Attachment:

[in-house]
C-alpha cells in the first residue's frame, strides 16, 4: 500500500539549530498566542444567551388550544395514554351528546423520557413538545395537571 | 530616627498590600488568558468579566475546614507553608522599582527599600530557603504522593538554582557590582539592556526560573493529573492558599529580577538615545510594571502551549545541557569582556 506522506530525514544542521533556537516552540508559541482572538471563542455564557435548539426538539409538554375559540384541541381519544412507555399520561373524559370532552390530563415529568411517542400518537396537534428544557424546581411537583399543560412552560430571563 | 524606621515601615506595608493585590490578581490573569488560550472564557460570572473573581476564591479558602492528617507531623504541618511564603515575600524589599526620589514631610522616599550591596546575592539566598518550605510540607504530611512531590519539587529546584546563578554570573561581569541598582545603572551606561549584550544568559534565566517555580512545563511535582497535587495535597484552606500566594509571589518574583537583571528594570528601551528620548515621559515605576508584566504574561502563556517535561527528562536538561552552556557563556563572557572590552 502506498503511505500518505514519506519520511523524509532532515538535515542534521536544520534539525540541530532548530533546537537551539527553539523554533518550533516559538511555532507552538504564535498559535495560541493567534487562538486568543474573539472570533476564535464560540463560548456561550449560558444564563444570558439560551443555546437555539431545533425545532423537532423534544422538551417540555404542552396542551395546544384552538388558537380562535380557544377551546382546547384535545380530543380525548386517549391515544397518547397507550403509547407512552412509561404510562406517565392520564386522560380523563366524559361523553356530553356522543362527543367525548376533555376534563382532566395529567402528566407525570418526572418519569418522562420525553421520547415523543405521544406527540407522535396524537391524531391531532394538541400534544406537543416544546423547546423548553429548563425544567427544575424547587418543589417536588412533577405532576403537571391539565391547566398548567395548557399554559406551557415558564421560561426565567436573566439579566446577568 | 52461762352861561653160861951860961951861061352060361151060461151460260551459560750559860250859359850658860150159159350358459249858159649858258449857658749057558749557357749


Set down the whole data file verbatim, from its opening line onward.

[in-house]
C-alpha cells in the first residue's frame, strides 16, 4: 500500500539549530498566542444567551388550544395514554351528546423520557413538545395537571 | 530616627498590600488568558468579566475546614507553608522599582527599600530557603504522593538554582557590582539592556526560573493529573492558599529580577538615545510594571502551549545541557569582556 506522506530525514544542521533556537516552540508559541482572538471563542455564557435548539426538539409538554375559540384541541381519544412507555399520561373524559370532552390530563415529568411517542400518537396537534428544557424546581411537583399543560412552560430571563 | 524606621515601615506595608493585590490578581490573569488560550472564557460570572473573581476564591479558602492528617507531623504541618511564603515575600524589599526620589514631610522616599550591596546575592539566598518550605510540607504530611512531590519539587529546584546563578554570573561581569541598582545603572551606561549584550544568559534565566517555580512545563511535582497535587495535597484552606500566594509571589518574583537583571528594570528601551528620548515621559515605576508584566504574561502563556517535561527528562536538561552552556557563556563572557572590552 502506498503511505500518505514519506519520511523524509532532515538535515542534521536544520534539525540541530532548530533546537537551539527553539523554533518550533516559538511555532507552538504564535498559535495560541493567534487562538486568543474573539472570533476564535464560540463560548456561550449560558444564563444570558439560551443555546437555539431545533425545532423537532423534544422538551417540555404542552396542551395546544384552538388558537380562535380557544377551546382546547384535545380530543380525548386517549391515544397518547397507550403509547407512552412509561404510562406517565392520564386522560380523563366524559361523553356530553356522543362527543367525548376533555376534563382532566395529567402528566407525570418526572418519569418522562420525553421520547415523543405521544406527540407522535396524537391524531391531532394538541400534544406537543416544546423547546423548553429548563425544567427544575424547587418543589417536588412533577405532576403537571391539565391547566398548567395548557399554559406551557415558564421560561426565567436573566439579566446577568 | 52461762352861561653160861951860961951861061352060361151060461151460260551459560750559860250859359850658860150159159350358459249858159649858258449857658749057558749557357749